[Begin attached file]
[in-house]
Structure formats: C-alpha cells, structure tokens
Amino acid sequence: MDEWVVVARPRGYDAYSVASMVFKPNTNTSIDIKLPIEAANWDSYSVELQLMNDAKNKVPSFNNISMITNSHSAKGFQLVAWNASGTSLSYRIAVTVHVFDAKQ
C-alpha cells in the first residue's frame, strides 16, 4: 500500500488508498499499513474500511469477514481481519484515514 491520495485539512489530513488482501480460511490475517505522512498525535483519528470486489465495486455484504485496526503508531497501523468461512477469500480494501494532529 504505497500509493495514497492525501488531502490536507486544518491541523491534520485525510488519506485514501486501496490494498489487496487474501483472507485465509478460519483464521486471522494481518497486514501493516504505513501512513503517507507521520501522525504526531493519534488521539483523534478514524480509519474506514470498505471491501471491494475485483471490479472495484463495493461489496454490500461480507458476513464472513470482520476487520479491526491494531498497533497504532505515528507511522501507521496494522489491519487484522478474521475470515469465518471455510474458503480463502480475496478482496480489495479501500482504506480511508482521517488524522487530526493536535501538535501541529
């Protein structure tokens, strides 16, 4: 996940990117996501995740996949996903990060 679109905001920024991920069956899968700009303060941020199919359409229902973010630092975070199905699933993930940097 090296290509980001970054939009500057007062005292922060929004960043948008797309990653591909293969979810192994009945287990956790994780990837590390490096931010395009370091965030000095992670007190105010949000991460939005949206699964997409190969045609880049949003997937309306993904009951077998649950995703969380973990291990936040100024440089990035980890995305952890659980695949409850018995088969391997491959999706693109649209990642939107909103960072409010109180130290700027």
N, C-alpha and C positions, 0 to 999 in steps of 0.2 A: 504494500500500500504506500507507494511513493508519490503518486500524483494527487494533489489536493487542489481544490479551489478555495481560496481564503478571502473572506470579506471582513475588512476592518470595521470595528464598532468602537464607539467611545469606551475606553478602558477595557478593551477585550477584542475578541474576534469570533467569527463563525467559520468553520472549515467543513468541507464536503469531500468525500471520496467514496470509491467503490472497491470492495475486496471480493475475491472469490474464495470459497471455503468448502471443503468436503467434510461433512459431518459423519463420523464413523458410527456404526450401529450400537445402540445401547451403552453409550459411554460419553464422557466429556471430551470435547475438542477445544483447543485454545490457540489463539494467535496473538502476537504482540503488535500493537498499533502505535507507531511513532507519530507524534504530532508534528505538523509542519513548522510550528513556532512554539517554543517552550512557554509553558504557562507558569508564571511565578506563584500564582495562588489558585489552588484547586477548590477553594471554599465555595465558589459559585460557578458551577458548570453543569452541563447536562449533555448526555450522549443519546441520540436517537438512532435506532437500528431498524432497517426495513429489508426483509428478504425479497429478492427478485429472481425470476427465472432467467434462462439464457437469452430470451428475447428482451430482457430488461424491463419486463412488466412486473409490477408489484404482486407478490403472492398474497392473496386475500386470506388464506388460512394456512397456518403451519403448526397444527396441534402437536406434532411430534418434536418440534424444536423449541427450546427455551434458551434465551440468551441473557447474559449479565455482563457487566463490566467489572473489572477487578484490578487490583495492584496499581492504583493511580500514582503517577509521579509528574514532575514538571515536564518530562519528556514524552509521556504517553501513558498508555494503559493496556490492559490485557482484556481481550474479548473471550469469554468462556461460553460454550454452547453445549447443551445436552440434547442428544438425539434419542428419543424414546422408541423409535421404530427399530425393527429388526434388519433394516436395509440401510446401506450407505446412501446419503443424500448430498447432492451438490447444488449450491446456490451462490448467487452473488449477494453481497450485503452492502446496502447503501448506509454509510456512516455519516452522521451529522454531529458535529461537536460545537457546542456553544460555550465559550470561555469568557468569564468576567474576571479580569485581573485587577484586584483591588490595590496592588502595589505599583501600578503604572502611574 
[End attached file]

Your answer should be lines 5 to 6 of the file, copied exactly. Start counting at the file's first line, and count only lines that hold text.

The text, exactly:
């Protein structure tokens, strides 16, 4: 996940990117996501995740996949996903990060 679109905001920024991920069956899968700009303060941020199919359409229902973010630092975070199905699933993930940097 090296290509980001970054939009500057007062005292922060929004960043948008797309990653591909293969979810192994009945287990956790994780990837590390490096931010395009370091965030000095992670007190105010949000991460939005949206699964997409190969045609880049949003997937309306993904009951077998649950995703969380973990291990936040100024440089990035980890995305952890659980695949409850018995088969391997491959999706693109649209990642939107909103960072409010109180130290700027």
N, C-alpha and C positions, 0 to 999 in steps of 0.2 A: 504494500500500500504506500507507494511513493508519490503518486500524483494527487494533489489536493487542489481544490479551489478555495481560496481564503478571502473572506470579506471582513475588512476592518470595521470595528464598532468602537464607539467611545469606551475606553478602558477595557478593551477585550477584542475578541474576534469570533467569527463563525467559520468553520472549515467543513468541507464536503469531500468525500471520496467514496470509491467503490472497491470492495475486496471480493475475491472469490474464495470459497471455503468448502471443503468436503467434510461433512459431518459423519463420523464413523458410527456404526450401529450400537445402540445401547451403552453409550459411554460419553464422557466429556471430551470435547475438542477445544483447543485454545490457540489463539494467535496473538502476537504482540503488535500493537498499533502505535507507531511513532507519530507524534504530532508534528505538523509542519513548522510550528513556532512554539517554543517552550512557554509553558504557562507558569508564571511565578506563584500564582495562588489558585489552588484547586477548590477553594471554599465555595465558589459559585460557578458551577458548570453543569452541563447536562449533555448526555450522549443519546441520540436517537438512532435506532437500528431498524432497517426495513429489508426483509428478504425479497429478492427478485429472481425470476427465472432467467434462462439464457437469452430470451428475447428482451430482457430488461424491463419486463412488466412486473409490477408489484404482486407478490403472492398474497392473496386475500386470506388464506388460512394456512397456518403451519403448526397444527396441534402437536406434532411430534418434536418440534424444536423449541427450546427455551434458551434465551440468551441473557447474559449479565455482563457487566463490566467489572473489572477487578484490578487490583495492584496499581492504583493511580500514582503517577509521579509528574514532575514538571515536564518530562519528556514524552509521556504517553501513558498508555494503559493496556490492559490485557482484556481481550474479548473471550469469554468462556461460553460454550454452547453445549447443551445436552440434547442428544438425539434419542428419543424414546422408541423409535421404530427399530425393527429388526434388519433394516436395509440401510446401506450407505446412501446419503443424500448430498447432492451438490447444488449450491446456490451462490448467487452473488449477494453481497450485503452492502446496502447503501448506509454509510456512516455519516452522521451529522454531529458535529461537536460545537457546542456553544460555550465559550470561555469568557468569564468576567474576571479580569485581573485587577484586584483591588490595590496592588502595589505599583501600578503604572502611574 